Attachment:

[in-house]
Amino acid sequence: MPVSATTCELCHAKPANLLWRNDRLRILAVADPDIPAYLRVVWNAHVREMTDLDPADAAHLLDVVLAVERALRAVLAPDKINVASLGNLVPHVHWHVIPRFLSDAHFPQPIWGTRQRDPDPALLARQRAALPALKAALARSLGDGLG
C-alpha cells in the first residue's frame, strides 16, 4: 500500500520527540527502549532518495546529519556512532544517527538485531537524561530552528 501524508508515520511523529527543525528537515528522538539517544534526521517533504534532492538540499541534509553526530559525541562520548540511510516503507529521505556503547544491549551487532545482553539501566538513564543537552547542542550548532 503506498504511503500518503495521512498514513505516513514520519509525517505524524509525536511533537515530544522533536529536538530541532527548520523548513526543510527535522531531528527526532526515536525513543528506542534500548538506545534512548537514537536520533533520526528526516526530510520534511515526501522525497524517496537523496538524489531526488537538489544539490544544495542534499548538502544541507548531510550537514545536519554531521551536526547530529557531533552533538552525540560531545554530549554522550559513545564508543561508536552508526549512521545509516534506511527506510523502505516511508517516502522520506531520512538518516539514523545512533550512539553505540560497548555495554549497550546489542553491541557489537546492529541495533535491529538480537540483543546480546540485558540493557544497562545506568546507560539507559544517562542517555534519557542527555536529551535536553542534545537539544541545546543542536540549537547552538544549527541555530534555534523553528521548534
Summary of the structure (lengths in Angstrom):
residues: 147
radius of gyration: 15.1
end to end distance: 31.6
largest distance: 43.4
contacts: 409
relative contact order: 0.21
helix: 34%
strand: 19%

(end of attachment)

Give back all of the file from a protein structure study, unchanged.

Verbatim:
[in-house]
Amino acid sequence: MPVSATTCELCHAKPANLLWRNDRLRILAVADPDIPAYLRVVWNAHVREMTDLDPADAAHLLDVVLAVERALRAVLAPDKINVASLGNLVPHVHWHVIPRFLSDAHFPQPIWGTRQRDPDPALLARQRAALPALKAALARSLGDGLG
C-alpha cells in the first residue's frame, strides 16, 4: 500500500520527540527502549532518495546529519556512532544517527538485531537524561530552528 501524508508515520511523529527543525528537515528522538539517544534526521517533504534532492538540499541534509553526530559525541562520548540511510516503507529521505556503547544491549551487532545482553539501566538513564543537552547542542550548532 503506498504511503500518503495521512498514513505516513514520519509525517505524524509525536511533537515530544522533536529536538530541532527548520523548513526543510527535522531531528527526532526515536525513543528506542534500548538506545534512548537514537536520533533520526528526516526530510520534511515526501522525497524517496537523496538524489531526488537538489544539490544544495542534499548538502544541507548531510550537514545536519554531521551536526547530529557531533552533538552525540560531545554530549554522550559513545564508543561508536552508526549512521545509516534506511527506510523502505516511508517516502522520506531520512538518516539514523545512533550512539553505540560497548555495554549497550546489542553491541557489537546492529541495533535491529538480537540483543546480546540485558540493557544497562545506568546507560539507559544517562542517555534519557542527555536529551535536553542534545537539544541545546543542536540549537547552538544549527541555530534555534523553528521548534
Summary of the structure (lengths in Angstrom):
residues: 147
radius of gyration: 15.1
end to end distance: 31.6
largest distance: 43.4
contacts: 409
relative contact order: 0.21
helix: 34%
strand: 19%